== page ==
Their crazy brought out my crazy. I got this pretty little china shop, where all the fragile tchotchkes are lined up all neatly and I keep the doors closed real tight so everything stays shiny and I can’t be havin bulls runnin through it! Do you see how fucking poetic and ethereal I am? I’m not a delicate fucking flower, but I feel like one when the bull runs wild. I spent Tuesday night picking up pieces of broken china, and nicking away at The Mister until he bled half as much as I.

On the day I think was Wednesday, the skies had cleared. The bull had slept and fed by the seashore, and his aura kept close to his skin. My nerves were unfettered, my drive, free and easy. By the time my mother put the wine in my hand, The Mister was telling my parents how I was right. Like, he said it. Aloud. Where other people could hear him.

Another storm rolled in. The skies sent lightning and hail, but by then we were sheltered.


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It’s Going to Take a Month

Yes, I am home from vacation.
I am not even close to recovered from vacation.
But we are older now, and wiser, so we scheduled our return early in order to leave three days of staycation to recover.

We got home last night.
Our Catticus was scarcely seen by the housesitter all week, but when we came home, he came to claim the luggage and very clearly told us we cannot leave again for a long, long time.

That luggage is still sitting there, too.
Oh, like you hurry to do laundry when you get home.

No, we came home, people came over, and we hurried downtown to see the fireworks. I was overtired last night and for once, my anxiety did not win, because I was smart enough to realize I was supposed to be exhausted.
I am still quite sleepy today, even though my activity was minimal. I had morning sex. That was probably my mistake, haha, because after that, I could barely muster the energy to pull a robe off the hook and tie it! I made coffee. I read a buncha blogs. I got so tired while reading, I hadda have a lie-down. I walked around tsking at weeds and pulled a few. I put that frozen lasagna in the oven and I even took it out and cut it. I put the plug in the sink and ran water to soak the dishes. Seriously, I am like a zombie.

We had a wonderful vacation. Just wonderful. Won.Der.Ful.

It almost made up for not having a vacation the last five years, heh.

I ate and drank my way down the gulf, and if you follow me on Instagram, then you saw a lot of what I ate and drank, but here are some highlights:

smokin oyster brewery ft myers

smokin oyster brewery ft myers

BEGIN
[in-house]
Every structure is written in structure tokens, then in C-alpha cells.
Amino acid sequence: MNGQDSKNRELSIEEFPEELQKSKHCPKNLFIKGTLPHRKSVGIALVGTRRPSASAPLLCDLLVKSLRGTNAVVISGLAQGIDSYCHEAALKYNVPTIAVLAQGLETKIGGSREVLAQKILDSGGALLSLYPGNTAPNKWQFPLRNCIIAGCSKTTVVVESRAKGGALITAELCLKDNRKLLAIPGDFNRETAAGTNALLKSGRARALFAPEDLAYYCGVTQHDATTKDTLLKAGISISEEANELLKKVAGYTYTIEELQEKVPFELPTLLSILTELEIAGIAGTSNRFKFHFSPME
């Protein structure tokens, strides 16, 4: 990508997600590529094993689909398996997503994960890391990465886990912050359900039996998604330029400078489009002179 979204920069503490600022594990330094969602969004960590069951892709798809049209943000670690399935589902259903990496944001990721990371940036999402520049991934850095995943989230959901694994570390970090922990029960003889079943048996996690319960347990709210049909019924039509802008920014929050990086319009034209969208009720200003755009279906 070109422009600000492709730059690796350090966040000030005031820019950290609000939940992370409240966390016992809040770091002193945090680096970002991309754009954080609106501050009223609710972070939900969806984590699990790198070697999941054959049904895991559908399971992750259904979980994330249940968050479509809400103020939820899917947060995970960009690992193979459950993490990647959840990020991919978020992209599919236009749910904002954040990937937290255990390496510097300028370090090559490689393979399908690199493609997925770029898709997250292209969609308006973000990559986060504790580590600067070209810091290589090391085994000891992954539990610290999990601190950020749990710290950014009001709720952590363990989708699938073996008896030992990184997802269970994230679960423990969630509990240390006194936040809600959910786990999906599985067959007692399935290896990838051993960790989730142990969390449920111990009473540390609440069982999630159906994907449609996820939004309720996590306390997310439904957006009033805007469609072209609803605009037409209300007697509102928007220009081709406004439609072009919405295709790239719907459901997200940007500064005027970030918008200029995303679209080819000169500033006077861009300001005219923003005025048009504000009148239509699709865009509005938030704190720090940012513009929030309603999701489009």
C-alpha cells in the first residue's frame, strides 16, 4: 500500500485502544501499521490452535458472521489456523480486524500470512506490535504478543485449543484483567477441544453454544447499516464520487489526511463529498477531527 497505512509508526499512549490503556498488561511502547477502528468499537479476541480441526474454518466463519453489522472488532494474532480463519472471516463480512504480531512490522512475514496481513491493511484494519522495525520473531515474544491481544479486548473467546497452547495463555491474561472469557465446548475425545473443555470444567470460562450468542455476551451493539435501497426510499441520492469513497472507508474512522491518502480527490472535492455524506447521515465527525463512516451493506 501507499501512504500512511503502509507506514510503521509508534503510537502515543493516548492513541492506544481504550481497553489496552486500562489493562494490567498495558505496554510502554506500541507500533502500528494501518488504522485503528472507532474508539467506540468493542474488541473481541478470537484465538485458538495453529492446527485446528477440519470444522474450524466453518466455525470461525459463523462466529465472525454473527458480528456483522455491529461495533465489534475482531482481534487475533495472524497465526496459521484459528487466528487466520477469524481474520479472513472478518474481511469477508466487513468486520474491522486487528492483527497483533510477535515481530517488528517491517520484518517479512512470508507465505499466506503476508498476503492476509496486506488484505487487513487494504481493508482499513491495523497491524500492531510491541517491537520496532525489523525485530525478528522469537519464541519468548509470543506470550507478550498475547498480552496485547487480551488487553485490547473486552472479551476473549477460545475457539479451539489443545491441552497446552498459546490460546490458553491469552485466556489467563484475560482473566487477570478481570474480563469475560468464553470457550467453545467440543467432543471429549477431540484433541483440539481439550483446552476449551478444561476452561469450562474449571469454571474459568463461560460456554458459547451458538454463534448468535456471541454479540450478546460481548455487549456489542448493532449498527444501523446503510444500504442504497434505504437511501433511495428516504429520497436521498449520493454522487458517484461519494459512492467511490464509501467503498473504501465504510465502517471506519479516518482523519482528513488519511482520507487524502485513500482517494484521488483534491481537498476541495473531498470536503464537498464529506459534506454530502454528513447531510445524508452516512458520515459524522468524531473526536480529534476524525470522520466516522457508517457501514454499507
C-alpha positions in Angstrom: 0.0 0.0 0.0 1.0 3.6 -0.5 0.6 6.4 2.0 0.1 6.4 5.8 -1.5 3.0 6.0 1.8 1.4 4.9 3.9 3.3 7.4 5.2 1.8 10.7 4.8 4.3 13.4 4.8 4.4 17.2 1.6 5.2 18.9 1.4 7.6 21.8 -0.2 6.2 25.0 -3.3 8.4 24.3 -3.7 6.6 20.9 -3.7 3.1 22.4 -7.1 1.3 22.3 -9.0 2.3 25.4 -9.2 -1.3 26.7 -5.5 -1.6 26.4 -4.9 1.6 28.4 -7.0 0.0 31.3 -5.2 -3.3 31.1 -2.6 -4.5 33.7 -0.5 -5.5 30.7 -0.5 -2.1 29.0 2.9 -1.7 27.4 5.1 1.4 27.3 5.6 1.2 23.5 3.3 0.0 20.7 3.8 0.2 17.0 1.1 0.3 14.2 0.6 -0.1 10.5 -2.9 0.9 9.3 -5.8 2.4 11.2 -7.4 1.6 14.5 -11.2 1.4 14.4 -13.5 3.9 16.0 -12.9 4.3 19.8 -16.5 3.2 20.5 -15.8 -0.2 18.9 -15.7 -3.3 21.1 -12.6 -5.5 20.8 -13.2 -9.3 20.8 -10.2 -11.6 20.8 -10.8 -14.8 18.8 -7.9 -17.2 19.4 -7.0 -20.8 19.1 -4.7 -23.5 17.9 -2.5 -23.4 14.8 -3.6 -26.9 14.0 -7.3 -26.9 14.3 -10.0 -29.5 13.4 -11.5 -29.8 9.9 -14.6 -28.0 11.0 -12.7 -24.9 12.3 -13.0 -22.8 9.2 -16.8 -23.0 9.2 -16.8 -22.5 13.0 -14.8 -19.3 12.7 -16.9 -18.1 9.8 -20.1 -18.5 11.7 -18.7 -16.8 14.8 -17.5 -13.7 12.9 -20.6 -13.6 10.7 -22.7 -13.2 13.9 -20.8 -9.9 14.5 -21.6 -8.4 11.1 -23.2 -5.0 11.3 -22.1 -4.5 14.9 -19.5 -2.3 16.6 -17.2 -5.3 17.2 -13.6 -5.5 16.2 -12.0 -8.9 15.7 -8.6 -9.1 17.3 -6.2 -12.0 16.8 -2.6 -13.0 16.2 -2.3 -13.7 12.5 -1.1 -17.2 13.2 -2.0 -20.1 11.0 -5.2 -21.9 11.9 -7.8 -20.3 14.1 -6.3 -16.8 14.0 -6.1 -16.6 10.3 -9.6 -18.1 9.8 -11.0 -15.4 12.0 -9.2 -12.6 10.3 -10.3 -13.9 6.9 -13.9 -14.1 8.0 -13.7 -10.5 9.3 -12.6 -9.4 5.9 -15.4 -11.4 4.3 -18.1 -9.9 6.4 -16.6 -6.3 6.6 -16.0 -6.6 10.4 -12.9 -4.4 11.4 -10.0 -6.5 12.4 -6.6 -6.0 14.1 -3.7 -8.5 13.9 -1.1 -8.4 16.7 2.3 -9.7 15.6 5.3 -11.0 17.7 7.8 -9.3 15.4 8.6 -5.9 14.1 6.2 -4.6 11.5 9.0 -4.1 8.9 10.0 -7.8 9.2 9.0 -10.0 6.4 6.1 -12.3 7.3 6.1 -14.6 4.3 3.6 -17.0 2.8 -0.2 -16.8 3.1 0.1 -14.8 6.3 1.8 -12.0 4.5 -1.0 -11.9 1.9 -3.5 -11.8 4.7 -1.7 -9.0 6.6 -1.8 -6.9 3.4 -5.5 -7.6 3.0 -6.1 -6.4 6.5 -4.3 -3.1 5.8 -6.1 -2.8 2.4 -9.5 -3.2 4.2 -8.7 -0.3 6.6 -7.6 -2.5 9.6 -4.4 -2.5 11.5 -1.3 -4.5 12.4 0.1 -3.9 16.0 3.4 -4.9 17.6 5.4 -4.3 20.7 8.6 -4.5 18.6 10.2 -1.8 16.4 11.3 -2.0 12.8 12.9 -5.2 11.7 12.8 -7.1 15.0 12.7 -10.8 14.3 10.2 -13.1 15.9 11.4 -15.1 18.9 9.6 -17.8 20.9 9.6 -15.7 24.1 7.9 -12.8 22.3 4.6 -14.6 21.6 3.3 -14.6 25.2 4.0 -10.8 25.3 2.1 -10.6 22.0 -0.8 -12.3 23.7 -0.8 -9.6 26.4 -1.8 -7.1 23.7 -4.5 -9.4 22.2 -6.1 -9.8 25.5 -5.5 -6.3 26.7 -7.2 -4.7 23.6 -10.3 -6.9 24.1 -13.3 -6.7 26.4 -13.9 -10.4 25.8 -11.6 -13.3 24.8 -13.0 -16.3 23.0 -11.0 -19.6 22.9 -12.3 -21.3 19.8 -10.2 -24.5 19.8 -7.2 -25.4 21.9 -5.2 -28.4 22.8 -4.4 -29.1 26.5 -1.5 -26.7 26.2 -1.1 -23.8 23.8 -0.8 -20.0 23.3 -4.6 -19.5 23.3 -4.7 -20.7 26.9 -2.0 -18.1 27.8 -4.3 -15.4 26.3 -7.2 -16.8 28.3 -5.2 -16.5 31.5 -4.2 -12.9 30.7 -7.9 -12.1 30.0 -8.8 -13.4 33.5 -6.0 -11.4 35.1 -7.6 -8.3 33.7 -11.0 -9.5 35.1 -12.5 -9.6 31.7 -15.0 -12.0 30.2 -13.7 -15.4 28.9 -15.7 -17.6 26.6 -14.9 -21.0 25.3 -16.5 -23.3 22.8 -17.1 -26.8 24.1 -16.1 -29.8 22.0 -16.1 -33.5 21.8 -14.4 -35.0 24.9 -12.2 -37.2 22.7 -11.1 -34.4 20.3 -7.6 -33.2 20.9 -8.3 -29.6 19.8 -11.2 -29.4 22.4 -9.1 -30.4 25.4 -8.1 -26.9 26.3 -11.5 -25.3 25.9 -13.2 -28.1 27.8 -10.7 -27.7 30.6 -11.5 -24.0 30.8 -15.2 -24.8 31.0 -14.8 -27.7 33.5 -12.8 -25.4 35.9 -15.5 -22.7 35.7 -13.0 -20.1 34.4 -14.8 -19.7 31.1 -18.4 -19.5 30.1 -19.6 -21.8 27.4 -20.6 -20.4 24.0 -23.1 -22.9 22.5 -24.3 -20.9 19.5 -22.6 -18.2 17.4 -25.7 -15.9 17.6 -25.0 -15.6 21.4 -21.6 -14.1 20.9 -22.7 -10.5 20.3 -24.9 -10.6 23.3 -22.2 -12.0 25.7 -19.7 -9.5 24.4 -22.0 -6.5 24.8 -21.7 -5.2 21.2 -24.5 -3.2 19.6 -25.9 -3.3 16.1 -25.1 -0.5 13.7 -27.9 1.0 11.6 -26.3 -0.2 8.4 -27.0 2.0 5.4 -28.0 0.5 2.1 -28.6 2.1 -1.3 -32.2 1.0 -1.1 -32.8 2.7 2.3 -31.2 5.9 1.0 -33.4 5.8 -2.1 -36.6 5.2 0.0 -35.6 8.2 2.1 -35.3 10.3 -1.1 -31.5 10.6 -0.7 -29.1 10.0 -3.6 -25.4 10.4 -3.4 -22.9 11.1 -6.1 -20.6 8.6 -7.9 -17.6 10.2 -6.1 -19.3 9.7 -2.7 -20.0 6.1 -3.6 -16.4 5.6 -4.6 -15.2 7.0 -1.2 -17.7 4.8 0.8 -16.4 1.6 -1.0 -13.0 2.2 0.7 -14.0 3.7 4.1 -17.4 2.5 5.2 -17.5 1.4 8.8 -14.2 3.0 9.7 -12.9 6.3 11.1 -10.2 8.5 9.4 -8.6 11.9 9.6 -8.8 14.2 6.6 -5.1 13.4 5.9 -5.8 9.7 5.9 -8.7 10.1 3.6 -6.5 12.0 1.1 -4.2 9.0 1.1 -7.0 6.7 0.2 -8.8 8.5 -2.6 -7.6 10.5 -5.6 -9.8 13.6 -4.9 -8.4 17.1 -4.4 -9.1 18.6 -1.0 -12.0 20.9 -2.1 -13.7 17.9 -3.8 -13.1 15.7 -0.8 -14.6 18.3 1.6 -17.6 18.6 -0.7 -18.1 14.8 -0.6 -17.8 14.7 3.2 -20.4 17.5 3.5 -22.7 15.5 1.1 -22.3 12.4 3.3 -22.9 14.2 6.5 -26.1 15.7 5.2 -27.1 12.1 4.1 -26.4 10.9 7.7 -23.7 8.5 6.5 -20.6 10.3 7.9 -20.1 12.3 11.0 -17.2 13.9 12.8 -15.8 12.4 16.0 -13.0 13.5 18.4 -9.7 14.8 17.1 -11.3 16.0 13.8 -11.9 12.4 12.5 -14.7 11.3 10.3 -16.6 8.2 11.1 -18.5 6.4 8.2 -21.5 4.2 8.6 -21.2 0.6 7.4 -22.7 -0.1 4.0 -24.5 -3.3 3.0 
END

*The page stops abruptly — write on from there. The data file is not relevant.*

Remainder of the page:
homemade mojito in gulf breeze

homemade mojito in gulf breeze

We had all the good times, and saw all the good people, and I would venture to say, I’ve got enough blog fodder to fill July.
Little by little, I shall.

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Short and Sweet

These little interview thingies have circulated for a long time, but they resurfaced a few weeks ago on my Facebook. They’re pretty fun. You should totally interview people and have a few laughs! The key is to not look for a right answer, but to take in someone else’s perspective.


My interview with The Mister, June 11, 2015:

1. What is something your wife always says to you?
“I don’t wanna nag you, but…”

2. What makes your wife happy?
When I “cook” — take her out for dinner

3. What makes your wife sad?
When she hasta say, “I don’t wanna nag you, but…”

4. How does your wife make you laugh?
She says somethin funny.

5. What was your wife like as a child?
A pain in the ass

6. How old is your wife?

7. How tall is your wife?

8. What is her favorite thing to do?

9. What does your wife do when you’re not around?
Whatever the hell she wants

10. If your wife becomes famous, what will it be for?

11. What is your wife really good at?
Writing, cooking, educating, enlightening

12. What is your wife not very good at?
Mechanical shit

13. What does your wife do for a job?
Everything, every day, all the time

14.What is your wife’s favorite food?

15.What makes you proud of your wife?
She never ceases to amaze me

16. If your wife were a character, who would she be?
I don’t know

17. What do you and your wife do together?
We watch our shows

18. How are you and your wife the same?
We are both strong, opinionated people you don’t want to anger.

19. How are you and your wife different?
I am charismatic, outgoing and charming. She is quiet, reserved, and prefers not to be out in public amongst people.

20. How do you know your wife loves you?
Cause she says so

21. What does your wife like most about you?
My integrity

22. Where is your wife’s favorite place to go?
On a car ride, because she was a dog in her previous life.


My interview with Moo (then age 5) June 24, 2009:

1. What is something mom always says to you?
Uh, what to do right now

2. What makes mom happy?

3. What makes mom sad?
When people be mean at eachother

4. How does your mom make you laugh?
She tickles me

5. What was your mom like as a child?
She was cute like me 

6. How old is your mom?

7. How tall is your mom?